That was one of the first places that I went, because I had a dog at that point and I wanted to go somewhere that I could bring my dog, and it wasn't as easy to find a place where you could bring your dog as I thought it would be. But I lived there for a while.

And I lived in--you know the Lama Foundation? It's a community north of Taos in New Mexico. And it's known for--the way people have heard of it is Ram Dass wrote his book "Be Here Now" he was living there when he wrote it. So I lived there for a while, too. And living like this, being more simple and growing your own food, and working in the garden, just became the way I wanted to be.

HD: So how much of your own food do you grow here?



CS: Oh, not very much. We are babies. We bought this land in 2007. We concentrated on our perennials. And we planted some fruit trees and some perennial herbs and stuff. The first year we had just this teeny little garden that was like some kale and parsley and maybe a couple of tomato plants. And we just threw a fence around it to keep the deer out. It was very, very small. Now we have the best garden we've had--it's our third--would it be our third?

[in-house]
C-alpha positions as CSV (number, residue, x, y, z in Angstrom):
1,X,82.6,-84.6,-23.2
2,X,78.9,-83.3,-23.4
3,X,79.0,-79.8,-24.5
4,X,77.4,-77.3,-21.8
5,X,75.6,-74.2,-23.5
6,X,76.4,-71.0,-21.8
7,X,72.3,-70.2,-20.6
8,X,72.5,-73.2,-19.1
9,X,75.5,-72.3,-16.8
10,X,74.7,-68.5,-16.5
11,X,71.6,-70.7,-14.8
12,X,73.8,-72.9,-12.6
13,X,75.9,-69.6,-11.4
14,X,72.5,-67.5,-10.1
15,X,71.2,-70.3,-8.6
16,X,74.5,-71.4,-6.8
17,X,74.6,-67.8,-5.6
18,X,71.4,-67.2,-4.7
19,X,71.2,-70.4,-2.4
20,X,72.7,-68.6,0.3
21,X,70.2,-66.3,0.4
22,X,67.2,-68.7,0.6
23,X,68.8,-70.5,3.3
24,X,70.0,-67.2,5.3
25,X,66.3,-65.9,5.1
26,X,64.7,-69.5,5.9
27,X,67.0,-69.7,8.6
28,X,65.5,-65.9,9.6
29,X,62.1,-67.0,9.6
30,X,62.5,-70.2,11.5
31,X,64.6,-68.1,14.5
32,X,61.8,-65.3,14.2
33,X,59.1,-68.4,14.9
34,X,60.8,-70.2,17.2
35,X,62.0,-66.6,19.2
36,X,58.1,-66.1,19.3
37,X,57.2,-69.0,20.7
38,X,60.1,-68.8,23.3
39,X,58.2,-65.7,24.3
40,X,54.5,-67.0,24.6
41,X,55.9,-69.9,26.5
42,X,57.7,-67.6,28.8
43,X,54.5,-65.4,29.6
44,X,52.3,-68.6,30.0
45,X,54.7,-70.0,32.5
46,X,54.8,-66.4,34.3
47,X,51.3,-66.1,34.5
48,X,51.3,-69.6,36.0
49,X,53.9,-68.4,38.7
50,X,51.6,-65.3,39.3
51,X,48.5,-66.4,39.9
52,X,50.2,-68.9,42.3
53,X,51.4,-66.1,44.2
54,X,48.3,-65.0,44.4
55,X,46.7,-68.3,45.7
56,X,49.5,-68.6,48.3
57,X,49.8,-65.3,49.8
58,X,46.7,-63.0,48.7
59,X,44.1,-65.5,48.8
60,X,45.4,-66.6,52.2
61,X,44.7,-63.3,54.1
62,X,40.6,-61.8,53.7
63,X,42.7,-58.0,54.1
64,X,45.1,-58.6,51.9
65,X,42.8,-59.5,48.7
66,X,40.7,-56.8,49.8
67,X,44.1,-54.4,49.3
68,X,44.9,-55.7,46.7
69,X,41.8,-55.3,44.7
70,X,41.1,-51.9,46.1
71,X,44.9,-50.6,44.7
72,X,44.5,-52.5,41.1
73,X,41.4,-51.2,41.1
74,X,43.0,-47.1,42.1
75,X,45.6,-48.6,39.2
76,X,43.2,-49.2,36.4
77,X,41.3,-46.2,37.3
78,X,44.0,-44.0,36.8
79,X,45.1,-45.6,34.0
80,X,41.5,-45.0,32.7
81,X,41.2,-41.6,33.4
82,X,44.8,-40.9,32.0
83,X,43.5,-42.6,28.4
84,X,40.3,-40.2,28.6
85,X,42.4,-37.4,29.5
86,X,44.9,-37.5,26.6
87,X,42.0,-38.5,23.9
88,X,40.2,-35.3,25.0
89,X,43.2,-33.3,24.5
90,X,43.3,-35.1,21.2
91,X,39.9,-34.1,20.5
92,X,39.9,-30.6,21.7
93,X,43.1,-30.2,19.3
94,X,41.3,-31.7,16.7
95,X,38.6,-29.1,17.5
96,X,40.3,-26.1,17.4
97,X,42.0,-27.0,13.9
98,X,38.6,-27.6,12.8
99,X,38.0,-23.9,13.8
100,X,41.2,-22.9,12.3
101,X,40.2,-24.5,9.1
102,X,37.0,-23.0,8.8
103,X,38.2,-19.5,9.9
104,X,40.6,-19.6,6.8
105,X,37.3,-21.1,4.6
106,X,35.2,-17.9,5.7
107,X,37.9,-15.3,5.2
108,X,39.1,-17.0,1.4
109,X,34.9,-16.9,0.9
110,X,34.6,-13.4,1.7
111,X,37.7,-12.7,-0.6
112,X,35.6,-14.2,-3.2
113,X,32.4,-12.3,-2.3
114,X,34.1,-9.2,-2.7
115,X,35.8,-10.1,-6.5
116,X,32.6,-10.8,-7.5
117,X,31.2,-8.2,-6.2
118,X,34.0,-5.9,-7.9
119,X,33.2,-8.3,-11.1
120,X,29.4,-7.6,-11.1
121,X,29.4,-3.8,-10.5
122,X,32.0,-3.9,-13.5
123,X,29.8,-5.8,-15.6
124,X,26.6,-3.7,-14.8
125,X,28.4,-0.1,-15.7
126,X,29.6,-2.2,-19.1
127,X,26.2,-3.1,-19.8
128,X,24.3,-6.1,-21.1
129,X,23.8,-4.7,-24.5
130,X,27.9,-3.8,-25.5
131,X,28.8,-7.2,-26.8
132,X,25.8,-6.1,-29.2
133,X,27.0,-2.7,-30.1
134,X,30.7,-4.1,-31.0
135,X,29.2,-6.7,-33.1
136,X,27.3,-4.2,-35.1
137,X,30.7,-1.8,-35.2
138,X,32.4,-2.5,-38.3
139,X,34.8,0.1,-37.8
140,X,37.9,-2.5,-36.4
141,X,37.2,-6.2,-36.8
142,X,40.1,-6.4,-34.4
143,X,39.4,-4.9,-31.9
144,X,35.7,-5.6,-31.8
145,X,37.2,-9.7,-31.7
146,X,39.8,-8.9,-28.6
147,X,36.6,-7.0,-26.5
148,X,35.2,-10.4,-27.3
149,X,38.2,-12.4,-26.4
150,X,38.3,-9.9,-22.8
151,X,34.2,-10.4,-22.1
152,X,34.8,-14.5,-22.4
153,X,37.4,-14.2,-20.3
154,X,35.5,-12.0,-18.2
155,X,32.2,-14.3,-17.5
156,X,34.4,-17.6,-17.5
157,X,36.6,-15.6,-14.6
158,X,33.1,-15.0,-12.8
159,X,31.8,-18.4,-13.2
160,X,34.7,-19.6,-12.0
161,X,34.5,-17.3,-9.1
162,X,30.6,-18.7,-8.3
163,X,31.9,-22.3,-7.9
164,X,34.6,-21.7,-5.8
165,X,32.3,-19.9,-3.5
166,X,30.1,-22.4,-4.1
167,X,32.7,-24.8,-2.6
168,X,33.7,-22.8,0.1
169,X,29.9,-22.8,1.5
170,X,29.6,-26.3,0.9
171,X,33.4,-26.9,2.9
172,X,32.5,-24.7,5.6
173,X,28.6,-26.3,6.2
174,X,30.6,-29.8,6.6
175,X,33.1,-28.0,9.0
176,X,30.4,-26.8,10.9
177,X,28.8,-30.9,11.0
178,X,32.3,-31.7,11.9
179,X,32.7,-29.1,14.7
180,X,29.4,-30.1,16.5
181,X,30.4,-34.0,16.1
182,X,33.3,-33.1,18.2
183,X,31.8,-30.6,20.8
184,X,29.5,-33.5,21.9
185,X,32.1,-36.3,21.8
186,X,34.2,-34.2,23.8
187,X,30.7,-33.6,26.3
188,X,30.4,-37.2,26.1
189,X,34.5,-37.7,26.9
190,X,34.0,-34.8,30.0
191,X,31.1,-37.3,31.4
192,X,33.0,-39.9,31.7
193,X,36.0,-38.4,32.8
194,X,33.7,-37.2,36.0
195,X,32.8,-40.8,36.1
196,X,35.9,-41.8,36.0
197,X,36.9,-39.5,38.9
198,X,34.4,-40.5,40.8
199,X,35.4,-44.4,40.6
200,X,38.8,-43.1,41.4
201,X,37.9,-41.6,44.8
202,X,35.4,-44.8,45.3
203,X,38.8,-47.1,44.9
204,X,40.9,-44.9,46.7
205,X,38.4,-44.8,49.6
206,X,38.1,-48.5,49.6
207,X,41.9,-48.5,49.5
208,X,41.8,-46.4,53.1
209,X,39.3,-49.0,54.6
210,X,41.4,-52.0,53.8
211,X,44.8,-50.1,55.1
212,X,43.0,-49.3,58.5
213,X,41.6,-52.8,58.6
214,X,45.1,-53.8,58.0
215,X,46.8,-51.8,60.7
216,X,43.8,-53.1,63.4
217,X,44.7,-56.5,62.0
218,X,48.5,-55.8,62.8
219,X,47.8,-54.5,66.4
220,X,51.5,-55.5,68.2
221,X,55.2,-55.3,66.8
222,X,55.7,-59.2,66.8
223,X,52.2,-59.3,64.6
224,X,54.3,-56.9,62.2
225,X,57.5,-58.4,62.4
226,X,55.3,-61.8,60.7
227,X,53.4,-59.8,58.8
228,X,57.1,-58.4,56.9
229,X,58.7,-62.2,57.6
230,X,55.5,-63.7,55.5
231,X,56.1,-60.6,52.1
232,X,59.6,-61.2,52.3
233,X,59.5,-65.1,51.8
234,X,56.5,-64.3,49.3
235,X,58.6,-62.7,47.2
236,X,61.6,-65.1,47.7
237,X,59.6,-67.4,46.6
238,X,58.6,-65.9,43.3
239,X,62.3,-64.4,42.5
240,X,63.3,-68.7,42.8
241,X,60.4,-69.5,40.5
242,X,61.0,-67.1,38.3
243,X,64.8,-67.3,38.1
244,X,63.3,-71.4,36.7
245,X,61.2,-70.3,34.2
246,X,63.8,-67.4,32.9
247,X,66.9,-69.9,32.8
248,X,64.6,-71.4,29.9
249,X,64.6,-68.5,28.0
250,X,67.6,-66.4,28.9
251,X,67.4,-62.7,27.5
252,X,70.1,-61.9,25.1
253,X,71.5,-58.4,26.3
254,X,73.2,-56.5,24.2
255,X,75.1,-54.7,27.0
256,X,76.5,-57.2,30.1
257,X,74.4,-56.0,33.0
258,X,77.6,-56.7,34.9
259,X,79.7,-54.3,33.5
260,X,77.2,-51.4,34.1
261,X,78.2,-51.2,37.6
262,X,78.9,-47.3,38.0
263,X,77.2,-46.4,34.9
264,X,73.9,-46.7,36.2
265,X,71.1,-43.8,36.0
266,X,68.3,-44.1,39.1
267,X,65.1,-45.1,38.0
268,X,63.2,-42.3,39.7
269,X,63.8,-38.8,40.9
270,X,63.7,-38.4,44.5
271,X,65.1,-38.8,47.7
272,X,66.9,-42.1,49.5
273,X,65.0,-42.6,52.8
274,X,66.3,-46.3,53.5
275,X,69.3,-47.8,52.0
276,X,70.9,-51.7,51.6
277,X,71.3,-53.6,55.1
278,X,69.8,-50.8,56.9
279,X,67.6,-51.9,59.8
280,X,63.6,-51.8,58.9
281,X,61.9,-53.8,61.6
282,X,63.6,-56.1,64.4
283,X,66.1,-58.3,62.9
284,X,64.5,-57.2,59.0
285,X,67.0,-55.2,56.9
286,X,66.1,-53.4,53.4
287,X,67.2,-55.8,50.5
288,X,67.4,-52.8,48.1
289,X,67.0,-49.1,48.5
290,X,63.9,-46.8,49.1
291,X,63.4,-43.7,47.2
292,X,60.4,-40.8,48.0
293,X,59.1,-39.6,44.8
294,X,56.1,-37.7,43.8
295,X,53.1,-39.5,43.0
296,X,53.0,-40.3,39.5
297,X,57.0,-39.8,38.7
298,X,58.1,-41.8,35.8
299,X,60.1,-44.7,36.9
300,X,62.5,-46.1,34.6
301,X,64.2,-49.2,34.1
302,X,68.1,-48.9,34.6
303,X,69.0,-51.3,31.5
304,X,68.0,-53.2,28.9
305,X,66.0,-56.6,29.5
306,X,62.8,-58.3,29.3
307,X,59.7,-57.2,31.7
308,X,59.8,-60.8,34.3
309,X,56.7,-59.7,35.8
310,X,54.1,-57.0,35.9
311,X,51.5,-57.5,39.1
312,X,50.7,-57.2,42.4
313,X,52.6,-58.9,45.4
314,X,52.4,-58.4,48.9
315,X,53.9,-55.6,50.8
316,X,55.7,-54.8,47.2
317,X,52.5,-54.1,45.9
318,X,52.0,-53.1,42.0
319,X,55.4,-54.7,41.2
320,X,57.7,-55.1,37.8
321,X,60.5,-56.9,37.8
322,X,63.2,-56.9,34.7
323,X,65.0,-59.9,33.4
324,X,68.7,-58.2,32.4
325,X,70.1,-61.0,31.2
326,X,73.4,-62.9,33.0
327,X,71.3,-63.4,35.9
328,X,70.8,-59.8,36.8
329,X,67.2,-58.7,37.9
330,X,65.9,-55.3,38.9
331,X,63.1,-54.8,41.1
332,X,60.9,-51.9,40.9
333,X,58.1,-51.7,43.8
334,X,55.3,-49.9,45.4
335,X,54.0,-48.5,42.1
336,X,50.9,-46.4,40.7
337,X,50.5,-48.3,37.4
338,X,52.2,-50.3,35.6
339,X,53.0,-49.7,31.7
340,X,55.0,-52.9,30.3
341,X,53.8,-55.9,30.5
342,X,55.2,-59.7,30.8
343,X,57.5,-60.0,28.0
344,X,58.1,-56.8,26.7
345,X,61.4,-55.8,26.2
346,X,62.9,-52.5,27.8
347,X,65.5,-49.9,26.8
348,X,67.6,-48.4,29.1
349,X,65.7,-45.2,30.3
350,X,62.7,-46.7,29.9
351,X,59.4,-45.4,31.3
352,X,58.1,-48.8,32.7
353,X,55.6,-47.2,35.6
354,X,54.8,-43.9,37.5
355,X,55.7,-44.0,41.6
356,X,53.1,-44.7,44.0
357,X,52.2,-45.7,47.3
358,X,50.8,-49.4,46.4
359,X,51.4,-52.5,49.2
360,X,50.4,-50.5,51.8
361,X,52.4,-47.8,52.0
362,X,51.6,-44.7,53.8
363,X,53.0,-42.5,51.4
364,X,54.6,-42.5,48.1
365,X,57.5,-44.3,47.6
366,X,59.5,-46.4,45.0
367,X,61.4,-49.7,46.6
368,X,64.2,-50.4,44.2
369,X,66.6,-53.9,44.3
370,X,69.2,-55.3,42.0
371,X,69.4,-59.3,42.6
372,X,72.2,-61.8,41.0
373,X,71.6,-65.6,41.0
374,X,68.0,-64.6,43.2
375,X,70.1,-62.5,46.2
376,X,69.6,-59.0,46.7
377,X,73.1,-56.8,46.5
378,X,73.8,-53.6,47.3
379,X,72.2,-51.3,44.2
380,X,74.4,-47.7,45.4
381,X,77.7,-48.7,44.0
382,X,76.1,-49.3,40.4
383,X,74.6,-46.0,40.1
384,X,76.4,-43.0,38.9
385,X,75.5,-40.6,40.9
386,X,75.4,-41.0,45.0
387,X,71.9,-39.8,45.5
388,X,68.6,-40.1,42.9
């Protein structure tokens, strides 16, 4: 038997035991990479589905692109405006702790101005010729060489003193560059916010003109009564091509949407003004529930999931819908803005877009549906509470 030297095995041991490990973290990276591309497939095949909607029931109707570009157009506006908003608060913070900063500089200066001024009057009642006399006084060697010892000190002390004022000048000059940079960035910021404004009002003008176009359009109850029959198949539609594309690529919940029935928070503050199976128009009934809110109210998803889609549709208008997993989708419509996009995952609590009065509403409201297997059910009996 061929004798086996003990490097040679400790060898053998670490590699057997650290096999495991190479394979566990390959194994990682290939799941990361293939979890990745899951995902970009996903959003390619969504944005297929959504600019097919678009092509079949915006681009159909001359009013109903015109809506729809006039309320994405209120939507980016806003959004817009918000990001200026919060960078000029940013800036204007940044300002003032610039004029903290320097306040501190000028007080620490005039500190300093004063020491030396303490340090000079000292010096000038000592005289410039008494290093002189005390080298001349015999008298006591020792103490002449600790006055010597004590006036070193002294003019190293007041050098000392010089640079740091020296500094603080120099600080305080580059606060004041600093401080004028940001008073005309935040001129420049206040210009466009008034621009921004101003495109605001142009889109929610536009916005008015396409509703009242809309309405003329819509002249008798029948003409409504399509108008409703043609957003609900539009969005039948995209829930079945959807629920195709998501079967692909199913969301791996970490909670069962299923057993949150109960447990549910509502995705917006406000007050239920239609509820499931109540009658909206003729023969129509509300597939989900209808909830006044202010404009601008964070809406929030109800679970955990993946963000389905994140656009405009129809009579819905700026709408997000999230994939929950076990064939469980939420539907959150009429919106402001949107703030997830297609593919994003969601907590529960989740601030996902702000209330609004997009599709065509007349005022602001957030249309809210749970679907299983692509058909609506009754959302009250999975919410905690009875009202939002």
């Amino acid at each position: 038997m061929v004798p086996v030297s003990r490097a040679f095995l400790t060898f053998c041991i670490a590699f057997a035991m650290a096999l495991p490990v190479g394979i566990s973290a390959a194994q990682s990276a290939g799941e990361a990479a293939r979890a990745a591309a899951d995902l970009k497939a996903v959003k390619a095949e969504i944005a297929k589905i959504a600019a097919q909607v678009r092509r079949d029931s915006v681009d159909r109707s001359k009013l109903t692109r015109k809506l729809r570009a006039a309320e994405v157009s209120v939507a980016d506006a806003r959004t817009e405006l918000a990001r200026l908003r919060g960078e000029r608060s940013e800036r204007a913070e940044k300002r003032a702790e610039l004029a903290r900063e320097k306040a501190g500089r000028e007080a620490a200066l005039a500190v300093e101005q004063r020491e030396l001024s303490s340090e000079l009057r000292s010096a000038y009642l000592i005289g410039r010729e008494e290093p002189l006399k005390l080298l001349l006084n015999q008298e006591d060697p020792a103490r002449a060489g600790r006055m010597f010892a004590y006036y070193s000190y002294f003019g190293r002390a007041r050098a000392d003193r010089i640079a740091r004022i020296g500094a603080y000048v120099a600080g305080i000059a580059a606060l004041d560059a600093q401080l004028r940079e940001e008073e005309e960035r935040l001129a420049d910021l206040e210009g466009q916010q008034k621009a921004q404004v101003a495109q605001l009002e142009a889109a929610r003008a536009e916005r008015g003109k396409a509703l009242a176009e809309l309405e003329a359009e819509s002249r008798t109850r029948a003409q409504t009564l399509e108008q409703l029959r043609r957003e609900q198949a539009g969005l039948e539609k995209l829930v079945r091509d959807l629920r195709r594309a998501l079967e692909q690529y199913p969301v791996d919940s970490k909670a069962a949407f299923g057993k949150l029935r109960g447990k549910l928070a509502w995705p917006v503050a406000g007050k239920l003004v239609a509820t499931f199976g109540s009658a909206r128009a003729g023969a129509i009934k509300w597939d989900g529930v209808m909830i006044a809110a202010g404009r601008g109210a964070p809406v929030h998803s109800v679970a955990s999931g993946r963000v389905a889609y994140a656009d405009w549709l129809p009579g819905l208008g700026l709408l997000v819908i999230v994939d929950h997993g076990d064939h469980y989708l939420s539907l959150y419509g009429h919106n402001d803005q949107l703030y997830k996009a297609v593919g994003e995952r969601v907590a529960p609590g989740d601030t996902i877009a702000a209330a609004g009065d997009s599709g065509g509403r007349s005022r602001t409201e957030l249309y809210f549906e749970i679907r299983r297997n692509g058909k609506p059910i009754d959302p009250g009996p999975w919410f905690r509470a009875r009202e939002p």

HD: Well, 2007 you would have had ...

CS: ... yeah, because we moved in in the spring, in the winter of 2007. Yes, so this is the third summer.

HD: So this is the third one then, okay.

CS: We grow most of our vegetables. We are not doing grains or anything like that.

HD: So you're not measuring your calories, as in we are growing this percentage of our calories ...

CS: ... no, no. I mean we would like to get bigger scale at some point, and maybe have a small CSA, and maybe just feed like two or three families, that would be the most that we could do. But yeah, just most of our vegetables. We still go to the farmers market most weekends, we will supplement whatever we don't grow.



HD: And when you say "the farmers market," you mean the one down in Ann Arbor?

CS: Yeah.